That was an enormous political fight. The long and the short of it was that the CIA under Richard Helms was not interested in fighting this battle. Helms knew that Vietnam was this horrible political hot potato. He was fully willing to believe that Sam Adams’ estimates came out in the late November of 1967. The Tet Offensive happened at the end of January 1968. The Tet Offensive was a countrywide activation of the entire Communist apparatus. It was not only the main and local forces, but it was also the political cadre, the members of the secret Communist government infrastructure, the secret self-defense forces; all the elements. Someone put the figure at perhaps 400,000. This became as a shock to the military, the political establishment in Washington, and, of course, the U.S. For the first time ever, Vietnam became a very strange war.

With Tet, for the first time the Communists were showing up in Saigon. They briefly took over the U.S. Embassy. Before Tet, the U.S. policymakers were looking for every excuse to staying Vietnam. After Tet, everybody was looking for a way out. It then became a war more like the war that General Westmoreland always wanted, which was one of regular troops coming down the Ho Chi Minh Trail to South Vietnam. But the problem was that the U.S. military and the political leadership in Washington had, of course, lost all credibility. No one believed them from then on. The CIA under Helms went right back to their old number of 500,000 to 600,000. They said, “We’re not going to tell the truth,” which they did. But it was too late. There were people in the military that Sam always admired. One of them was Colonel Gains Hawkins. “Look Sam, everybody knows that you’re right. But we’re basically being ordered to lie,” Hawkins told.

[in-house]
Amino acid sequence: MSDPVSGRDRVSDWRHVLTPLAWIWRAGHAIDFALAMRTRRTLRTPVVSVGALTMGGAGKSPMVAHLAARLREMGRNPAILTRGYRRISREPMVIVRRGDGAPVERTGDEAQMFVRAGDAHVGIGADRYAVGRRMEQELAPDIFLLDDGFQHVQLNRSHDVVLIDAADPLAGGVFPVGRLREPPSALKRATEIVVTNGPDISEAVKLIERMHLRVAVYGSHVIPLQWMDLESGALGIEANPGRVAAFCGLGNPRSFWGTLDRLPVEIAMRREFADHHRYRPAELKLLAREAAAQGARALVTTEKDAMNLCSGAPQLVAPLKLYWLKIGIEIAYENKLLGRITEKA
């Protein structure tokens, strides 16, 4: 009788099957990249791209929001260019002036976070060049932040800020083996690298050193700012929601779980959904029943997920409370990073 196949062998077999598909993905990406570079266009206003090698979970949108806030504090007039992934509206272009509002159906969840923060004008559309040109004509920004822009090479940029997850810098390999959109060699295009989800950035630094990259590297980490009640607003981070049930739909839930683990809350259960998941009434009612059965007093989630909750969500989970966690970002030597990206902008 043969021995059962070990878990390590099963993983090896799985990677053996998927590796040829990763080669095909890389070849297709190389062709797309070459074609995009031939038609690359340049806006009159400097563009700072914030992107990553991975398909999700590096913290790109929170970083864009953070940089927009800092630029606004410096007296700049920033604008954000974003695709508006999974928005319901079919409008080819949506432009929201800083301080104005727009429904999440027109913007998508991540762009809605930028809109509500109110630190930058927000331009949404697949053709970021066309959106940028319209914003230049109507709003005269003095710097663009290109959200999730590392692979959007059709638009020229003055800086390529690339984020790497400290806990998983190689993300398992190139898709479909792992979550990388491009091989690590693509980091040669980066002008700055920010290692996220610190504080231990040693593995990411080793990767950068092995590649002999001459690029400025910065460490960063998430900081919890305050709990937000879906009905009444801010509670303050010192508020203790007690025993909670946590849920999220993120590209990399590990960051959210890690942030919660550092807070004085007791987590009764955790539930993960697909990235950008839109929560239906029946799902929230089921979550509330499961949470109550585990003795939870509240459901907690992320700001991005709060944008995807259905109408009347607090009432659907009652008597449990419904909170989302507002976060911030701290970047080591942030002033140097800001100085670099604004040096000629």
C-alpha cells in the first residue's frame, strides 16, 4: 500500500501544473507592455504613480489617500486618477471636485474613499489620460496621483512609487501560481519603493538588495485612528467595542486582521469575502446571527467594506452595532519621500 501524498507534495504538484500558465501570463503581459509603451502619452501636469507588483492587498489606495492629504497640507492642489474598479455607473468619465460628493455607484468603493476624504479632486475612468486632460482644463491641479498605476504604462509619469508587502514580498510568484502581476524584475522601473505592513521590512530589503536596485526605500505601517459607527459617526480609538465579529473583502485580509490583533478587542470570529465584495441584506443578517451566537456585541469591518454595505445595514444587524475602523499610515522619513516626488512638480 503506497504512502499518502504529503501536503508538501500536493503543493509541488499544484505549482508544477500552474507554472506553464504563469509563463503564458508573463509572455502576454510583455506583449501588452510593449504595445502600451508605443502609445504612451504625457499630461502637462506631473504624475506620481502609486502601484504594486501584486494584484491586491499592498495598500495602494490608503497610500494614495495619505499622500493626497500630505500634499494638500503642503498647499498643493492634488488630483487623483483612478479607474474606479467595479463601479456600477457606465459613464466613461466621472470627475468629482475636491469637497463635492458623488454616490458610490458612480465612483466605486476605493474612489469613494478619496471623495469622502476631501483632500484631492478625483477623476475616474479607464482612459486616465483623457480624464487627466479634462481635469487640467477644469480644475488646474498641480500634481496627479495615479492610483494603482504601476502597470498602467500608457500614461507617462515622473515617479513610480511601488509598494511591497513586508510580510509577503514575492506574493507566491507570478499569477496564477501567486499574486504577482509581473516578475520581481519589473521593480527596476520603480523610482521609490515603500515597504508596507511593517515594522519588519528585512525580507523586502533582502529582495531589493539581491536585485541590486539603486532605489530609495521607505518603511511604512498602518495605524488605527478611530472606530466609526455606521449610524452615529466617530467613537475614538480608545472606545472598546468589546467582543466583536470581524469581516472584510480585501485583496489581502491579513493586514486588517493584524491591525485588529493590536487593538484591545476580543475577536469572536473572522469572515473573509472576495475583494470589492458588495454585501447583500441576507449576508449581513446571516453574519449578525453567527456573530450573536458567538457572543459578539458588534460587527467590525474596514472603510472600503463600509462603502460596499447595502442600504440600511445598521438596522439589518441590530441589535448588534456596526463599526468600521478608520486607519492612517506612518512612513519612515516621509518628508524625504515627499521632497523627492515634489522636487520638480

Sam left the agency and began writing a book. By the time, he had divorced, remarried, and moved to Vermont. He was working on a memoir but could not bring it to closure. According to Hiam, he suffered from high blood pressure, arthritis, and gout, and he was eating and drinking too much. Then he died, age 55, perhaps of a broken heart.

Hiam provides a rich picture of the Viet Cong numbers debate, the people involved in Sam’s battle, and the controversies that took up the rest of Sam’s life. He tells how Sam badgered his superiors, how they clearly had no idea how to deal with the persistent attacks of this lone, and irrepressible idealist.

In “Who the Hell are we Fighting? The Story of Sam Adams and the Vietnam intelligence War,” C. Michael Hiam has taken a work started by Adams before his death and finished it superbly. The book is a glimpse of Adams and his blind commitment to truth. The author points out the Tet was a big military failure, one that could have been exploited by the U.S. military had they not been so deficient in intelligence about small units and the guerrillas. This is Hiam’s first book and he has been done a good researcher and writer. “Take up this book and let Michael Hiam lead you toward a final understanding of how military and civilian intelligence during the Vietnam War. This biographical account of Adams’s CIA career, and his subsequent roll as a defendant in Westmorland libel trial, lets the facts speak for themselves in a chronological progression that will, by turns, disgust you. It takes us a giant step closer to history’s final word on that sorry season.”- John Rolfe Gardiner, author of “Double Stitch”.